Category: Writing Techniques

Oulipo: Lipogram

Oulipo: Lipogram

Writing a text that omits one or letters of the alphabet. The most famous example is Perec's novel, A Void, where no e appears.

A lipogram (from Greek lipagrammatos, "missing letter") is a kind of constrained writing or word game consisting of writing paragraphs or longer works in which a particular letter or group of letters is missing, usually a common vowel, the most common in English being e (McArthur, 1992). A lipogram author avoiding e then only uses the 25 remaining letters of the alphabet.

An example of a lipogram omitting "e" is this version of the preceding paragraph:

A lipogram is a kind of writing with constraints that consists of full paragraphs or books in which a particular symbol, such as that fifth symbol (which is most common in writing), is missing. An author must submit to an awful handicap, allowing only consonants and A, I, O, U, and Y. This is ordinarily a quorum of six fours plus half of two.

Another example, this time challenging the reader to discover the oddity:

This is an unusual paragraph. I'm curious how quickly you can find out what is so unusual about it. It looks so plain you would think nothing was wrong with it! In fact, nothing is wrong with it! It is unusual though. Study it, and think about it, but you still may not find anything odd. But if you work at it a bit, you might find out! Try to do so without any coaching!

Writing a lipogram is a trivial task for uncommon letters like Z, J, or X, but it is much more difficult for common letters like E. Writing this way is impractical, as the author must omit many ordinary words, resulting in stilted-sounding text that can be difficult to understand. Well-written lipograms are rare.

Examples of lipograms include the above example, Ernest Vincent Wright's Gadsby (1939), and Georges Perec's novel A Void (La Disparition) (1969), all of which are missing the letter E (the most common letter in both French and English). Perec was one of a group of French authors called Oulipo who adopted a variety of constraints in their work. Gilbert Adair's English translation of La Disparition, titled A Void, stayed faithful to the spirit of the French original by not using the letter E either, thereby restricting the writer from employing such common English words as the and me.

Another recent example is Lost and Found by Andy Went.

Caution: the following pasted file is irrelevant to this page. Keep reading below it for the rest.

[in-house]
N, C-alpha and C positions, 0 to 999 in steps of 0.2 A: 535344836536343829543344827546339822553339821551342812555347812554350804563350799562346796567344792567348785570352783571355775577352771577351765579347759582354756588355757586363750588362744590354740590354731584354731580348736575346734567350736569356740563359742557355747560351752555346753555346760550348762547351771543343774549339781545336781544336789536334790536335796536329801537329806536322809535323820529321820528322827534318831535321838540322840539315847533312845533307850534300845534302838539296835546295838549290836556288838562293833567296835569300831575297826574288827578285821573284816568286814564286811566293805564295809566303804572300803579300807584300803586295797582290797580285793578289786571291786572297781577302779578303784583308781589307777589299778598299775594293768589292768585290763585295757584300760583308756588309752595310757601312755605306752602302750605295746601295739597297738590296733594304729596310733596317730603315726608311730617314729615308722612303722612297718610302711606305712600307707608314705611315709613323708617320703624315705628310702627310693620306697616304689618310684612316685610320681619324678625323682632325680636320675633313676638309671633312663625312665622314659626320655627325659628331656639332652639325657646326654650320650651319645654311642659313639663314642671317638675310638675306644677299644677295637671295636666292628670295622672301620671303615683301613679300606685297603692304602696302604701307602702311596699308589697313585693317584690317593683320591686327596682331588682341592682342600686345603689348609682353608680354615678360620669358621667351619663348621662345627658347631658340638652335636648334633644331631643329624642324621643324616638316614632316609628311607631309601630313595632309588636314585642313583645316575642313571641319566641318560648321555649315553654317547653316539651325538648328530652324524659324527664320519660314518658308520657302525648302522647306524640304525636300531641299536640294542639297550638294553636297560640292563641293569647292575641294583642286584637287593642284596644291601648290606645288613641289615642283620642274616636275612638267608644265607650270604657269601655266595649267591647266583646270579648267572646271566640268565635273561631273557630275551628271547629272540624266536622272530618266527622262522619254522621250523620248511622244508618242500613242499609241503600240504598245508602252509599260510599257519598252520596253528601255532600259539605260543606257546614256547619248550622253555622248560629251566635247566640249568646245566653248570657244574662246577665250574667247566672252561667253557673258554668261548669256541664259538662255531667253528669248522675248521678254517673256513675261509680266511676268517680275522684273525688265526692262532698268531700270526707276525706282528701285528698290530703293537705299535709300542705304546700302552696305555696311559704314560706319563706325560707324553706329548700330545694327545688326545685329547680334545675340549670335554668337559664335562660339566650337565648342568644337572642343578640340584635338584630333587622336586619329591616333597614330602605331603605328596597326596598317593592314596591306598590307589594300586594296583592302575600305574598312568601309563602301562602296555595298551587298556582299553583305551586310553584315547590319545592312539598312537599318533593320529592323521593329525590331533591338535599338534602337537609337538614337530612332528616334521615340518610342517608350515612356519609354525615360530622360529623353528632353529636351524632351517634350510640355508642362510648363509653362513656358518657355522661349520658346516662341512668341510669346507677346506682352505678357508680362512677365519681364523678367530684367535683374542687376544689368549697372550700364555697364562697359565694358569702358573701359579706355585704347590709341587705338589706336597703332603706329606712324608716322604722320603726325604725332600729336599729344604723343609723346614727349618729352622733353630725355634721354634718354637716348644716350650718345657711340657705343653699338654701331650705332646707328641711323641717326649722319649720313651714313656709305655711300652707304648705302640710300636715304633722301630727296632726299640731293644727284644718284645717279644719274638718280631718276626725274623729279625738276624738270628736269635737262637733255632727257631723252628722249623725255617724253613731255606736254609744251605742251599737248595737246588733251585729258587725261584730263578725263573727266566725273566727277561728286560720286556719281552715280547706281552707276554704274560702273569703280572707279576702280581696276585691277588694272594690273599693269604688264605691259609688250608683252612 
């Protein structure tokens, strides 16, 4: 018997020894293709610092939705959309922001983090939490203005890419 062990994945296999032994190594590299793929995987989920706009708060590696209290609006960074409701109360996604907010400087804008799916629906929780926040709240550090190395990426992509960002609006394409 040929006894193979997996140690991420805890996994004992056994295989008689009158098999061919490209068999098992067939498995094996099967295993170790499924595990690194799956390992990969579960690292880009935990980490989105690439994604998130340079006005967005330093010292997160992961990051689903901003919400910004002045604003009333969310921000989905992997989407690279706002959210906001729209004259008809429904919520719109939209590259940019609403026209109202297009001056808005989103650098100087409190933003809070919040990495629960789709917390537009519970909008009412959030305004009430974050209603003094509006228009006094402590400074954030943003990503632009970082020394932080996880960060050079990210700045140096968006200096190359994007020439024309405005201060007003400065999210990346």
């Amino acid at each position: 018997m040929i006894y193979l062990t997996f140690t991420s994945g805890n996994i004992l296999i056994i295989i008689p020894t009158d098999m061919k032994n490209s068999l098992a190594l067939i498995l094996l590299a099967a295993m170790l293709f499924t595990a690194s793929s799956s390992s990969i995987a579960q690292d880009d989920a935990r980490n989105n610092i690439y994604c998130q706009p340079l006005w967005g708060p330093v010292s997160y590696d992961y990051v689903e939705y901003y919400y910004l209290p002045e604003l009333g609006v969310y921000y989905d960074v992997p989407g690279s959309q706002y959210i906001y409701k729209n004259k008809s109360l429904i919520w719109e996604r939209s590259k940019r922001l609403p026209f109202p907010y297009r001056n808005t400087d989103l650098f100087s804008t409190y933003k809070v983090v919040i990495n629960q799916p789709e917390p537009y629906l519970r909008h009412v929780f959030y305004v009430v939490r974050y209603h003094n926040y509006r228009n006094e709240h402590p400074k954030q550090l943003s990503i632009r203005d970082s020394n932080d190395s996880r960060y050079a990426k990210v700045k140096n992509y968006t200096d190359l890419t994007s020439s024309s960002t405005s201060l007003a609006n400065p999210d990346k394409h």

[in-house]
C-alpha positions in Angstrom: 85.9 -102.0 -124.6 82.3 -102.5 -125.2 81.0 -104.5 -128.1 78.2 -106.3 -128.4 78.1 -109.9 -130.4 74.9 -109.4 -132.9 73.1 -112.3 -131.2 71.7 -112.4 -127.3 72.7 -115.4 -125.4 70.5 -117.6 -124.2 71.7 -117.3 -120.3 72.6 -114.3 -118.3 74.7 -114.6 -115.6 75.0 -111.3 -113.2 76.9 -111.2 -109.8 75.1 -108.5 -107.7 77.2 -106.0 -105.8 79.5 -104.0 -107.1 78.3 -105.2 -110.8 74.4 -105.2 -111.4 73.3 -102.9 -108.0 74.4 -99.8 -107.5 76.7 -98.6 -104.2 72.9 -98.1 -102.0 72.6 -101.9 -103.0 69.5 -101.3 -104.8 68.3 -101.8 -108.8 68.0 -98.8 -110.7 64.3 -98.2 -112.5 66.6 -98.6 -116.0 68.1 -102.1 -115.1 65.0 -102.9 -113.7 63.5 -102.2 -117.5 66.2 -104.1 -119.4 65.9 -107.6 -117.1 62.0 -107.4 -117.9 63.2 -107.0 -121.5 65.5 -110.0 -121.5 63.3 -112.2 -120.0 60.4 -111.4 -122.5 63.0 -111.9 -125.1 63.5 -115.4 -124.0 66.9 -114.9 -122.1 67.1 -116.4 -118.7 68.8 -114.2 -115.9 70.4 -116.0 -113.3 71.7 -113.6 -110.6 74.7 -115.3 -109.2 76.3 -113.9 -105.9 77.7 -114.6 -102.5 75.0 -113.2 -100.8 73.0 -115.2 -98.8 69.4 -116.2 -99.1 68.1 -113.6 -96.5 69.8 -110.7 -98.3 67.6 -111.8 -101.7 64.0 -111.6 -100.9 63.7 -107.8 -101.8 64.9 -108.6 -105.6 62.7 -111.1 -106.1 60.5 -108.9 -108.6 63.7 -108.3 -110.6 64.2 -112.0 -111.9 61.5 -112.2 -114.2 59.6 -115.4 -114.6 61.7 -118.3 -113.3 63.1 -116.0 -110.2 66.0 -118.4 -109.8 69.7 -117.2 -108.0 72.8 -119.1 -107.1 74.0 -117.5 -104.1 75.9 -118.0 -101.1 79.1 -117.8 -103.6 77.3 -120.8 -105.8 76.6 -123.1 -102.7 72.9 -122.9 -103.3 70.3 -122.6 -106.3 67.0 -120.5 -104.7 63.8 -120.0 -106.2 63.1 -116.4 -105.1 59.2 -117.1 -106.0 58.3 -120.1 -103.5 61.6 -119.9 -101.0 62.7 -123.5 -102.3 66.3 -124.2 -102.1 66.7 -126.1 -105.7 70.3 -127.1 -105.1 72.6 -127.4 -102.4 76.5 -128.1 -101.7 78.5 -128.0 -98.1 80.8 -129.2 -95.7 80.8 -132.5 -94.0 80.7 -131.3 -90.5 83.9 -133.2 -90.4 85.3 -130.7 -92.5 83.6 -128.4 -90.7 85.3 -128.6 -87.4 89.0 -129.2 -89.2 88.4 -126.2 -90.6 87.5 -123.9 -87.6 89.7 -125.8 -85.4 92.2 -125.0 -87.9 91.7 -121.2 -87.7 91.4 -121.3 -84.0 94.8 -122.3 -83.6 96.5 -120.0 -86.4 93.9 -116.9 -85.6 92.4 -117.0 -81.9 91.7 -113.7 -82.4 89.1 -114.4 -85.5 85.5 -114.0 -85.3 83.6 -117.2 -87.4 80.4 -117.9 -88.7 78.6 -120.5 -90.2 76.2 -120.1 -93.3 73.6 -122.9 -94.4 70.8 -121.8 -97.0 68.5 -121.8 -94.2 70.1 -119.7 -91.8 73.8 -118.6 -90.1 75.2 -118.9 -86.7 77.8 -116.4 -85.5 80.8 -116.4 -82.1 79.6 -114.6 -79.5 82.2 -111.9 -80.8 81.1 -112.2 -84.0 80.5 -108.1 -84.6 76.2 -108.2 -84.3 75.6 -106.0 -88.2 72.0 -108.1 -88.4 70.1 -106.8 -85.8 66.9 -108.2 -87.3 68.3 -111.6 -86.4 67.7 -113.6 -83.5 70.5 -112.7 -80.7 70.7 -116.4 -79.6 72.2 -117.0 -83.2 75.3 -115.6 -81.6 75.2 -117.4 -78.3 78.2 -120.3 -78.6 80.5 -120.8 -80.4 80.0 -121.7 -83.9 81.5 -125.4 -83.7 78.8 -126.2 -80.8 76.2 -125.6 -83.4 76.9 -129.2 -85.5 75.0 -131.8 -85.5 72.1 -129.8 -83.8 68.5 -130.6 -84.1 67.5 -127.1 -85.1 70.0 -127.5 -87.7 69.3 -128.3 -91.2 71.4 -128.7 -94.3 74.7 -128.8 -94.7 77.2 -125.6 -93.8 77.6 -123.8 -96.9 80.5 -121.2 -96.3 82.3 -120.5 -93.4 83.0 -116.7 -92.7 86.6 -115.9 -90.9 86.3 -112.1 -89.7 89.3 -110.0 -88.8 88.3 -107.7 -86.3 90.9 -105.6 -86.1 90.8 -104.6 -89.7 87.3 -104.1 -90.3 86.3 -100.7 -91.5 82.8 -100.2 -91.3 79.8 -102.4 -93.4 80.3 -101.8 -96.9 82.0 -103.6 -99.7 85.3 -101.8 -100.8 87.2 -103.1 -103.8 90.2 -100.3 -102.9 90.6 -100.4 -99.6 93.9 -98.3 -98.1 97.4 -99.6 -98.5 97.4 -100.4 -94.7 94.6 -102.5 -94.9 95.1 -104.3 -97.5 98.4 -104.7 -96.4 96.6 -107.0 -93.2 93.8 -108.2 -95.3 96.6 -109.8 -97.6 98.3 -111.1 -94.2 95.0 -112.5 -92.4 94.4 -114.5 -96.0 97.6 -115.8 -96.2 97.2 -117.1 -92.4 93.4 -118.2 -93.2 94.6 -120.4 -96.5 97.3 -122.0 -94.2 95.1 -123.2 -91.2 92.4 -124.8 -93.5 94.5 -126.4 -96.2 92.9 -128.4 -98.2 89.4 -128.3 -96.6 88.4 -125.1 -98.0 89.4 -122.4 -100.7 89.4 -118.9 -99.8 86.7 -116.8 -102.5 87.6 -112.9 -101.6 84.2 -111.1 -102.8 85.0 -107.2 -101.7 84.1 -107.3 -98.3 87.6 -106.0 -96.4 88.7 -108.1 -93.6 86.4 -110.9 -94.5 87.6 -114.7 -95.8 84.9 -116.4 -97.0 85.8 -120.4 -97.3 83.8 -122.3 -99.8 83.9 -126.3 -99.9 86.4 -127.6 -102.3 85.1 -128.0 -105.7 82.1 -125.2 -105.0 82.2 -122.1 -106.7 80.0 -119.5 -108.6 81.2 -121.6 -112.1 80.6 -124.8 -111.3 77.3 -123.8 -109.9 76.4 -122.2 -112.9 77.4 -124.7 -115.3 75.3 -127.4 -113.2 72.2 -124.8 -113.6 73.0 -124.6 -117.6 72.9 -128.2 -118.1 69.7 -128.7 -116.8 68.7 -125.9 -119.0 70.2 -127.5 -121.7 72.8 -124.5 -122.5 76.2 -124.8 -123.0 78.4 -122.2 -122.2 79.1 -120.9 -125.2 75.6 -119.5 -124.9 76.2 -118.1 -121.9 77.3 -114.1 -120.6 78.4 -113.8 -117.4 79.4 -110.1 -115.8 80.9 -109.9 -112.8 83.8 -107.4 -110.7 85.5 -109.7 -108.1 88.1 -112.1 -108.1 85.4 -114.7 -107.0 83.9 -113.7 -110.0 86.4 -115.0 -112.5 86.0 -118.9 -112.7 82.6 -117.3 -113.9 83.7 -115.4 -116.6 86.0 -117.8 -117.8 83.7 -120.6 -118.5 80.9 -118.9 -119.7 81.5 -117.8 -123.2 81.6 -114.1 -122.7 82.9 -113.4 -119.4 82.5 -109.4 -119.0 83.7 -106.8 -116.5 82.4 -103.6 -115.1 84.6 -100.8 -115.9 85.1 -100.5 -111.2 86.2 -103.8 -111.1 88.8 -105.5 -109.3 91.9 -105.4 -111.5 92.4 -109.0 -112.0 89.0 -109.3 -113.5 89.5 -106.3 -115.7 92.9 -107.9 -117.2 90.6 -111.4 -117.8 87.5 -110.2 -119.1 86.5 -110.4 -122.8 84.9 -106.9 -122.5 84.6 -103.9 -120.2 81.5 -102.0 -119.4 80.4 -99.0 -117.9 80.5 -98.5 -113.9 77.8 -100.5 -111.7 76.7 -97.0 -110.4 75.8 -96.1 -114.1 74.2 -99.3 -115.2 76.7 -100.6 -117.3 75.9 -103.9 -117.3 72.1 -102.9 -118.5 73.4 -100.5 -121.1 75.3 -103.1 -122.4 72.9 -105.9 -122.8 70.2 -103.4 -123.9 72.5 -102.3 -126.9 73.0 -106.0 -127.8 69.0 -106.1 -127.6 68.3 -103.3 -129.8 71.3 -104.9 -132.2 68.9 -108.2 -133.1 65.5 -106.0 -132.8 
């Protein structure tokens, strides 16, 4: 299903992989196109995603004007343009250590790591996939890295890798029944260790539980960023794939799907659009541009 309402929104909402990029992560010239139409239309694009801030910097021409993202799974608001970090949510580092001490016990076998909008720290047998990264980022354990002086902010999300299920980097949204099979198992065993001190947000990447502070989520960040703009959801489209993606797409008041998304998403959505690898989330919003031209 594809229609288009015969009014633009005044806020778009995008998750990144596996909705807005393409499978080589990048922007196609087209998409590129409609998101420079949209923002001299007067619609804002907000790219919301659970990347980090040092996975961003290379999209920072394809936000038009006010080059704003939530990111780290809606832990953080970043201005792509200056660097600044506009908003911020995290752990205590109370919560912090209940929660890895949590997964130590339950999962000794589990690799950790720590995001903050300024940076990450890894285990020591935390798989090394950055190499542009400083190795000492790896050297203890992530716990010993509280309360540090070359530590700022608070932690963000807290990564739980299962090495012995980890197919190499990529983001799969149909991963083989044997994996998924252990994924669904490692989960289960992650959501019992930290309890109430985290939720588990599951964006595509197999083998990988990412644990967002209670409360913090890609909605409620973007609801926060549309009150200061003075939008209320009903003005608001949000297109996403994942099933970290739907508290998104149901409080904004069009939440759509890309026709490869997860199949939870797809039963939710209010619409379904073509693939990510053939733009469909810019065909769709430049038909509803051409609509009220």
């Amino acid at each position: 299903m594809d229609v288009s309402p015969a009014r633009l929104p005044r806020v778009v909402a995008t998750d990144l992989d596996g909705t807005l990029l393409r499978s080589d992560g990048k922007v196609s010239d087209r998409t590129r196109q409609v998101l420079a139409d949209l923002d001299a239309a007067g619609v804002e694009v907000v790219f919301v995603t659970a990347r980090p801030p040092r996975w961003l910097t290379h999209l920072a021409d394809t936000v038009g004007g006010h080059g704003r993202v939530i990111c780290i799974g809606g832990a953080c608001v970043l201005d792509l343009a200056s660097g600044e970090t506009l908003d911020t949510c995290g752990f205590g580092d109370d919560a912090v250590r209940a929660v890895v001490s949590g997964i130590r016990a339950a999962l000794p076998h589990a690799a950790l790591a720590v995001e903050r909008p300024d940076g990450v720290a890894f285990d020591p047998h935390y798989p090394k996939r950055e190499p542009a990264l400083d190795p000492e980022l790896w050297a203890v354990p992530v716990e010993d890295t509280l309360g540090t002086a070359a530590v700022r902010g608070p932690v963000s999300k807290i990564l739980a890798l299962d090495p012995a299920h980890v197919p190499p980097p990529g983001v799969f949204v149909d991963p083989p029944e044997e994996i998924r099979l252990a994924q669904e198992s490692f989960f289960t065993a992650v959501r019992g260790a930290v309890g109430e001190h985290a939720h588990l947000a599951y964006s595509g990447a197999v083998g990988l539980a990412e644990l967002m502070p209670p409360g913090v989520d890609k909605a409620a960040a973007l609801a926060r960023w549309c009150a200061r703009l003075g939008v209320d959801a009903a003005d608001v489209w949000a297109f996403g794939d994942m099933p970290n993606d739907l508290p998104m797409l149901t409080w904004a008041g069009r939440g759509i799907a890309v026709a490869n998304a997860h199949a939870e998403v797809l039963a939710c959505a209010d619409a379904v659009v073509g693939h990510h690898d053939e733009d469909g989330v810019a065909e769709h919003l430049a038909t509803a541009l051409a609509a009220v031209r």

Another recent example is Eunoia by Christian Bök in which each chapter is missing four of the five vowels. For example the fourth chapter does not contain the letters A, E, I or U. A typical sentence from this chapter is "Profs from Oxford show frosh who do post-docs how to gloss works of Wordsworth." Lipogrammatic writing which uses only one vowel is called univocalic (McArthur, 1992).

The eponymous cycle of poems from Cipher and Poverty (The Book of Nothing) by Canadian poet Mike Schertzer was created "by a prisoner whose world had been impoverished to a single utterance... who can find me here in this silence". The 4 vowels and 11 consonants of this utterance comprise the alphabet for the subsequent poems.

Ella Minnow Pea by Mark Dunn is described as a "progressively lipogrammatic epistolary fable": the plot of the story deals with a small country which begins to outlaw the use of various letters, and as each letter is outlawed within the story, it is (basically) no longer used in the text of the novel. It is not purely lipogrammatic, however, because the outlawed letters do appear in the text proper from time to time (the characters being penalized with banishment for their use) and when the plot requires a search for pangram sentences, all twenty-six letters are obviously in use. Also, late in the text, the author begins using letters serving as homonyms for the omitted letters (i.e. "PH" in place of an "F", "G" in place of "C"), which some might argue is cheating.

In Sweden a form of lipogram was developed out of necessity at the Linköping University. Because files were shared and moved between computer platforms where the internal representation of the characters Å, Ä, Ö, å, ä, and ö were different, the tradition to write comments in source code without using those characters emerged. Some also used this as a pastime to write texts using this restriction.

Category: Creative Writing Techniques